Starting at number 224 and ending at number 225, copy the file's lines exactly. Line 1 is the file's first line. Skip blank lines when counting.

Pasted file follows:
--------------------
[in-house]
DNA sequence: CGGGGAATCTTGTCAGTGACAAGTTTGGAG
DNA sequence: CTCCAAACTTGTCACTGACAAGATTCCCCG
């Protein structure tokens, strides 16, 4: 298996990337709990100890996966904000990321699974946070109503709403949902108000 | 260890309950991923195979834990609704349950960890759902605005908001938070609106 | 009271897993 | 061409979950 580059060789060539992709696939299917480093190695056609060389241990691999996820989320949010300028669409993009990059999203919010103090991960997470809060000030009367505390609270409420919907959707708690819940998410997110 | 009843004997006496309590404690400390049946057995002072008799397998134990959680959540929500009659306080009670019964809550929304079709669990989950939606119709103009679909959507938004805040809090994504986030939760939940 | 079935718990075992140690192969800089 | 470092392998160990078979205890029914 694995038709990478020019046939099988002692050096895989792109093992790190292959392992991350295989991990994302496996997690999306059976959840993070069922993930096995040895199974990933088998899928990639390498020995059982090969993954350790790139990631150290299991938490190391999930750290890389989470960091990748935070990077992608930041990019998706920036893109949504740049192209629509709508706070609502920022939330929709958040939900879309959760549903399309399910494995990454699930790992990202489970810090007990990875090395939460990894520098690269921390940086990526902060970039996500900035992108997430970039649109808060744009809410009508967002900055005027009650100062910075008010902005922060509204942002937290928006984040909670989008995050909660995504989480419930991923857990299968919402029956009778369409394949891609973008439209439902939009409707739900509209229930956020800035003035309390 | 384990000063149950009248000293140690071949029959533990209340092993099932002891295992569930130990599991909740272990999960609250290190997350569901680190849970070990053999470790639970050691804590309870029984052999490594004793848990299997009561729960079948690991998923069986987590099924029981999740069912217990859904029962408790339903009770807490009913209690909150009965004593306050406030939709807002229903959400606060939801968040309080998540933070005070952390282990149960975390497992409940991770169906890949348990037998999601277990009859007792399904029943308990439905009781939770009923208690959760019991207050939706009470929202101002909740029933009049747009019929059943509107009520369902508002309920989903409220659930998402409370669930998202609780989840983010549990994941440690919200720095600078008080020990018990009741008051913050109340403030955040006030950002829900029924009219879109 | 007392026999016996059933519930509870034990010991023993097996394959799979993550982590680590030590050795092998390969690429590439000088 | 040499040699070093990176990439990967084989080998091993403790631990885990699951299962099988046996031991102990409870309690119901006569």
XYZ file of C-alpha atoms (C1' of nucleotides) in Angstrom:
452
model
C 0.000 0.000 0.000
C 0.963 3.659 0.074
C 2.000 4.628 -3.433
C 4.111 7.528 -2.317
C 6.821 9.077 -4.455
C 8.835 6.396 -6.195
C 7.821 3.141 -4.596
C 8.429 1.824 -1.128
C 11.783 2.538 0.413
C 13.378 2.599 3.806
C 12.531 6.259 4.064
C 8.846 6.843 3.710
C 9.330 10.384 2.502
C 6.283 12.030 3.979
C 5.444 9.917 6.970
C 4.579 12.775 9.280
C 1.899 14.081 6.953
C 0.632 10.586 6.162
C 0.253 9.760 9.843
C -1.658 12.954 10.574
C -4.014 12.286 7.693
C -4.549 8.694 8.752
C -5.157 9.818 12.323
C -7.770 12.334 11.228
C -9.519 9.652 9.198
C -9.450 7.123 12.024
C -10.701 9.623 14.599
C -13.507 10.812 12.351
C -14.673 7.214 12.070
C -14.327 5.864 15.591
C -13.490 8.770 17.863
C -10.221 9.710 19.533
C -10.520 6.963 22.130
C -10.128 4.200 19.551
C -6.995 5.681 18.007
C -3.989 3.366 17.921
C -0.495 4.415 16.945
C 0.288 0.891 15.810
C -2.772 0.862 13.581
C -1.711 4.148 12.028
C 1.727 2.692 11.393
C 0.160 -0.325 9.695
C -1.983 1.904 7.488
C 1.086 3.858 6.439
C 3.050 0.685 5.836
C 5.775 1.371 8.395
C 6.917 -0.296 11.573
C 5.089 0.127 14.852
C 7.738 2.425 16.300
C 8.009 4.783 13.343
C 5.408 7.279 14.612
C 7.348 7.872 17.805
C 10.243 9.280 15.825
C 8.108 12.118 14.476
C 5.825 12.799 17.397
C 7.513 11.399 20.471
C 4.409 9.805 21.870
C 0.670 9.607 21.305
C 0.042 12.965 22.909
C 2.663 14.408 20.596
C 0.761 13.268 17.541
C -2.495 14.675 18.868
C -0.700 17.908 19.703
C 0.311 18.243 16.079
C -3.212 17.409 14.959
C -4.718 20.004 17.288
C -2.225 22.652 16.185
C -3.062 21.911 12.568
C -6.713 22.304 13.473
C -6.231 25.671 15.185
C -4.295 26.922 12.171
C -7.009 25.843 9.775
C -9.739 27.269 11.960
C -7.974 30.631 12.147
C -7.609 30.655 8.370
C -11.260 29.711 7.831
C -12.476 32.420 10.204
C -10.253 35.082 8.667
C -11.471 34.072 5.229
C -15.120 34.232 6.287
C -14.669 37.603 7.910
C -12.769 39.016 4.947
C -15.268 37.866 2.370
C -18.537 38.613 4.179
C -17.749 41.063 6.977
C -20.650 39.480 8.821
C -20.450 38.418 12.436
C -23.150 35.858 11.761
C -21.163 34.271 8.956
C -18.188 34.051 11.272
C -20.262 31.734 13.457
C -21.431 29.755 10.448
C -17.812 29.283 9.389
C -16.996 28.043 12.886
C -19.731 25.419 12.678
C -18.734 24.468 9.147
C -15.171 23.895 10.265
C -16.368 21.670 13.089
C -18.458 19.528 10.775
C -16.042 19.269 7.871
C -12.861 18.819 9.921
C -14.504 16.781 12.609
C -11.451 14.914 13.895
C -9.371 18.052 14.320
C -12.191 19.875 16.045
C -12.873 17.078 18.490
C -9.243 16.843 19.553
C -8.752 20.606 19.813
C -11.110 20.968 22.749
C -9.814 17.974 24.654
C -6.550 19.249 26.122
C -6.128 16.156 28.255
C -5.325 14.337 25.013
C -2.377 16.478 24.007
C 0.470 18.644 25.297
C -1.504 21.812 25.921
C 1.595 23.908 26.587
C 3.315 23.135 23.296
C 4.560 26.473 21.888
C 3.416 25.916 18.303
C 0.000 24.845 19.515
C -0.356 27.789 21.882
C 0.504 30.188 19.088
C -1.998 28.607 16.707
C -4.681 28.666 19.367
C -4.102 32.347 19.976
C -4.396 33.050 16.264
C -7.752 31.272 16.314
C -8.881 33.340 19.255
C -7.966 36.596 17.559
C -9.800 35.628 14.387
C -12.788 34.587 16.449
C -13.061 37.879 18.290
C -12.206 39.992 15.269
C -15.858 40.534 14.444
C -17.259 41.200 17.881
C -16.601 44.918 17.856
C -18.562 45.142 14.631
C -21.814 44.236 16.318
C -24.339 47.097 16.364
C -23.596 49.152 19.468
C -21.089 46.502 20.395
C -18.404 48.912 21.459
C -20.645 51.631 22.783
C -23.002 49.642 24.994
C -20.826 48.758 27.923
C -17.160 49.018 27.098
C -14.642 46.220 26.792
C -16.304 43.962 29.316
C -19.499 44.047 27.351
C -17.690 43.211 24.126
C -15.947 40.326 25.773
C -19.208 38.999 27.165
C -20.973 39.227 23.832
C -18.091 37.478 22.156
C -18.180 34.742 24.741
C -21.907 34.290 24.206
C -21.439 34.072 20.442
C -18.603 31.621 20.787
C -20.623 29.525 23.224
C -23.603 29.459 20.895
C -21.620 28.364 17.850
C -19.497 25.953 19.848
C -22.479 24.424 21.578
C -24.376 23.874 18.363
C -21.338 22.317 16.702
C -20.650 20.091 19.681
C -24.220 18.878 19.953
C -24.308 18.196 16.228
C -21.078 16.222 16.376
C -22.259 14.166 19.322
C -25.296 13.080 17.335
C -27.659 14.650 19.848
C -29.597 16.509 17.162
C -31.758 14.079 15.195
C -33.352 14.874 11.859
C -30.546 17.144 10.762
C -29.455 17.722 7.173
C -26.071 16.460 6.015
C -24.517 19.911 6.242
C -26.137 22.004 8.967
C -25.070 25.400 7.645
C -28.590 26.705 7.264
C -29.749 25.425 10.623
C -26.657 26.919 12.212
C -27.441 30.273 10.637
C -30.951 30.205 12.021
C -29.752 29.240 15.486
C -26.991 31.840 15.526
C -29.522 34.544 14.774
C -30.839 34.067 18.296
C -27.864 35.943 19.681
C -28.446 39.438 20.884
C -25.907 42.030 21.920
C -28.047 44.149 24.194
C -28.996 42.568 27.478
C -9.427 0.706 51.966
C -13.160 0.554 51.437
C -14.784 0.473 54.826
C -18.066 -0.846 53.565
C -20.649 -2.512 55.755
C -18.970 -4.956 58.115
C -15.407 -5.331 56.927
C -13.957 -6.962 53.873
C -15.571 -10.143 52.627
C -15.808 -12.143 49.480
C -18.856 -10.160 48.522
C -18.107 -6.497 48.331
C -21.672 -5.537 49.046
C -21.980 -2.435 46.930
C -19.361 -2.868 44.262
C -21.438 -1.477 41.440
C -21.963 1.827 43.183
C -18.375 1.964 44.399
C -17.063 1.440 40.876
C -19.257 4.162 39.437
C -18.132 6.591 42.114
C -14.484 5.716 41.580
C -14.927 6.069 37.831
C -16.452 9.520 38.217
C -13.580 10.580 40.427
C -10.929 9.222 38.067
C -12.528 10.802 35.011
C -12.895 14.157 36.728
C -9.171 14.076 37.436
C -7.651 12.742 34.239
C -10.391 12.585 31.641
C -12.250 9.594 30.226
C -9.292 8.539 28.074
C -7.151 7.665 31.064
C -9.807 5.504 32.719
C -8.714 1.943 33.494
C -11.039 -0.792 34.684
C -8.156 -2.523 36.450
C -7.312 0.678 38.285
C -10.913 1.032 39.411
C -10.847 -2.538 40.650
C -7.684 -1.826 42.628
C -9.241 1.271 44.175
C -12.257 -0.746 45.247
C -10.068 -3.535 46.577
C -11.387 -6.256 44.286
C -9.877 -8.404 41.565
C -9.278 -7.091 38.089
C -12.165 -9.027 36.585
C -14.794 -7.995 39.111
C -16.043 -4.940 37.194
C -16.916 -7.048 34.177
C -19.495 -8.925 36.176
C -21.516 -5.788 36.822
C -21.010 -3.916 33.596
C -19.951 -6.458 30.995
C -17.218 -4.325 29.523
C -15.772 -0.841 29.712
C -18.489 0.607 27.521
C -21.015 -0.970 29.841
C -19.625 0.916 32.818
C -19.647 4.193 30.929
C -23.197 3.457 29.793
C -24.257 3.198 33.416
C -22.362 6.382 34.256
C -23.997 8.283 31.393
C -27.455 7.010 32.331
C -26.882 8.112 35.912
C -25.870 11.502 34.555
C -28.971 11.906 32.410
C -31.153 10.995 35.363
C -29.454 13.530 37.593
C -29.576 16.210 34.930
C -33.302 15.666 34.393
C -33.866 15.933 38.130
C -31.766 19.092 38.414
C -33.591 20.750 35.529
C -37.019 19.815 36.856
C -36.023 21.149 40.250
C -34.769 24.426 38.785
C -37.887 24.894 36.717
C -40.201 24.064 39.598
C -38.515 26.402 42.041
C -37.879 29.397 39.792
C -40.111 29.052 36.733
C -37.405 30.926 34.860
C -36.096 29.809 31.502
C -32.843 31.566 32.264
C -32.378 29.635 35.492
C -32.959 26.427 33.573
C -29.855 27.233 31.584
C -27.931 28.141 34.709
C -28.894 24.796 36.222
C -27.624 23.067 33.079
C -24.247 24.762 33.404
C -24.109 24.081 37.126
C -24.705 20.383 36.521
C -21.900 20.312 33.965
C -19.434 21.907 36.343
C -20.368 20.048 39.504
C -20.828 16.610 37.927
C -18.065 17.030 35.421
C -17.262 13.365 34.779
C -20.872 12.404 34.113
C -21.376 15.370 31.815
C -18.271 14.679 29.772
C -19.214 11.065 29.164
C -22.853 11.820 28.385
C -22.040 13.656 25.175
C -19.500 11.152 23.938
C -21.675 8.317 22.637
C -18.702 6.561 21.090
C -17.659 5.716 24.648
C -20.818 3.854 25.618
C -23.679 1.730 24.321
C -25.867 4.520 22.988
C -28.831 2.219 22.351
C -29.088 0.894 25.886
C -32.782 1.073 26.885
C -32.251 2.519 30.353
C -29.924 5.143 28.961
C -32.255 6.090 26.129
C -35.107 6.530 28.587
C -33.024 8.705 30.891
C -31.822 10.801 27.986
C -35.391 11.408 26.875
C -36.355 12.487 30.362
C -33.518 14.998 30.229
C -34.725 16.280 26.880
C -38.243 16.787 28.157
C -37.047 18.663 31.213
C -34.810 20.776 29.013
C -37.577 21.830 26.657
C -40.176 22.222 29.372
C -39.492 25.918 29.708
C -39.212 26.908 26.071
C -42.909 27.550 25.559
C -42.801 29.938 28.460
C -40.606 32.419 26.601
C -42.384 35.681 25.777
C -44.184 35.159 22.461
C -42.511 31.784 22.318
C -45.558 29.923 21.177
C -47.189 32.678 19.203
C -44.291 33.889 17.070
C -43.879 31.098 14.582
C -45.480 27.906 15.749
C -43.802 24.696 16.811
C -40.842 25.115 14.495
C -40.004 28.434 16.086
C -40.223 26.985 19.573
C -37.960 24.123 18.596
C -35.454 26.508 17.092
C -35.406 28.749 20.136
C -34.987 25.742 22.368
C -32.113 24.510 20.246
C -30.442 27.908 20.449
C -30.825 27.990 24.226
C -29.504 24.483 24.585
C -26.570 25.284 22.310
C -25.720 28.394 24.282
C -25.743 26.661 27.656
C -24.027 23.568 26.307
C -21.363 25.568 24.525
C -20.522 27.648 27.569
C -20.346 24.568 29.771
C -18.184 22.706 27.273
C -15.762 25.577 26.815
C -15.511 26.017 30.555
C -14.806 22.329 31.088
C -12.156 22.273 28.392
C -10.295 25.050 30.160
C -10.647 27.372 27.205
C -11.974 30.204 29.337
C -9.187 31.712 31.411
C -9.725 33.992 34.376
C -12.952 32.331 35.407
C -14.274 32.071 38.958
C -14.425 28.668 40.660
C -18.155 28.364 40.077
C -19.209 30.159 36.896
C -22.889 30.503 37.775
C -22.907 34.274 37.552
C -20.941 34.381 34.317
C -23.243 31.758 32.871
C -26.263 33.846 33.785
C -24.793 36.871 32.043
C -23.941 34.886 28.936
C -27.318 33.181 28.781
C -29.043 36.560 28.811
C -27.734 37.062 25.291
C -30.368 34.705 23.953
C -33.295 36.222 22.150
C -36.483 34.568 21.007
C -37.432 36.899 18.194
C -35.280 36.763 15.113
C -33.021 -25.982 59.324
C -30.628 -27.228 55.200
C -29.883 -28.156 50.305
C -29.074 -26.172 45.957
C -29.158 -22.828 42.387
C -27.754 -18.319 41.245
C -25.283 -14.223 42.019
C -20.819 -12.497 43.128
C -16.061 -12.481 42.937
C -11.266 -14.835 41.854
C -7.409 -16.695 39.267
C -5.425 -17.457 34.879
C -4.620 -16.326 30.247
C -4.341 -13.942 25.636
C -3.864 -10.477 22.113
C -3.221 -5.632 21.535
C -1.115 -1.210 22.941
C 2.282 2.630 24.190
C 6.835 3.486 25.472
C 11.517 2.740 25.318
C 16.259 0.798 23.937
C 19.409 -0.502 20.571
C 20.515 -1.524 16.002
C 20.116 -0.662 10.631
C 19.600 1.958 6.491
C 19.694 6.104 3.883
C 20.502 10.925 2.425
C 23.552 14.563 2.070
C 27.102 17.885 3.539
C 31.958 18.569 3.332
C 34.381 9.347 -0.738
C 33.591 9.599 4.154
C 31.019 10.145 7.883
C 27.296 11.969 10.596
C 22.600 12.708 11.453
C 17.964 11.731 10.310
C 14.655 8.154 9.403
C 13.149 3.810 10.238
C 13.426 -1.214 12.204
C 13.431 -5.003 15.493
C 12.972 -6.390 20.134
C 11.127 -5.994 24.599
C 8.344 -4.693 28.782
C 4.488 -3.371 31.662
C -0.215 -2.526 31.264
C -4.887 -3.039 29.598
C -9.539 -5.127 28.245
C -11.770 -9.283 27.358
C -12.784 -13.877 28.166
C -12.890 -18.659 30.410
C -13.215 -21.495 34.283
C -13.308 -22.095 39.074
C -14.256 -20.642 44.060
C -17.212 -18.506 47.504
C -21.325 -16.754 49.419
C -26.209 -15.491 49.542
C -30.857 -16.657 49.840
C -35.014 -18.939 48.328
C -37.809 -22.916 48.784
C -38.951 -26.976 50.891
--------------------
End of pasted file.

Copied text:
C -18.132 6.591 42.114
C -14.484 5.716 41.580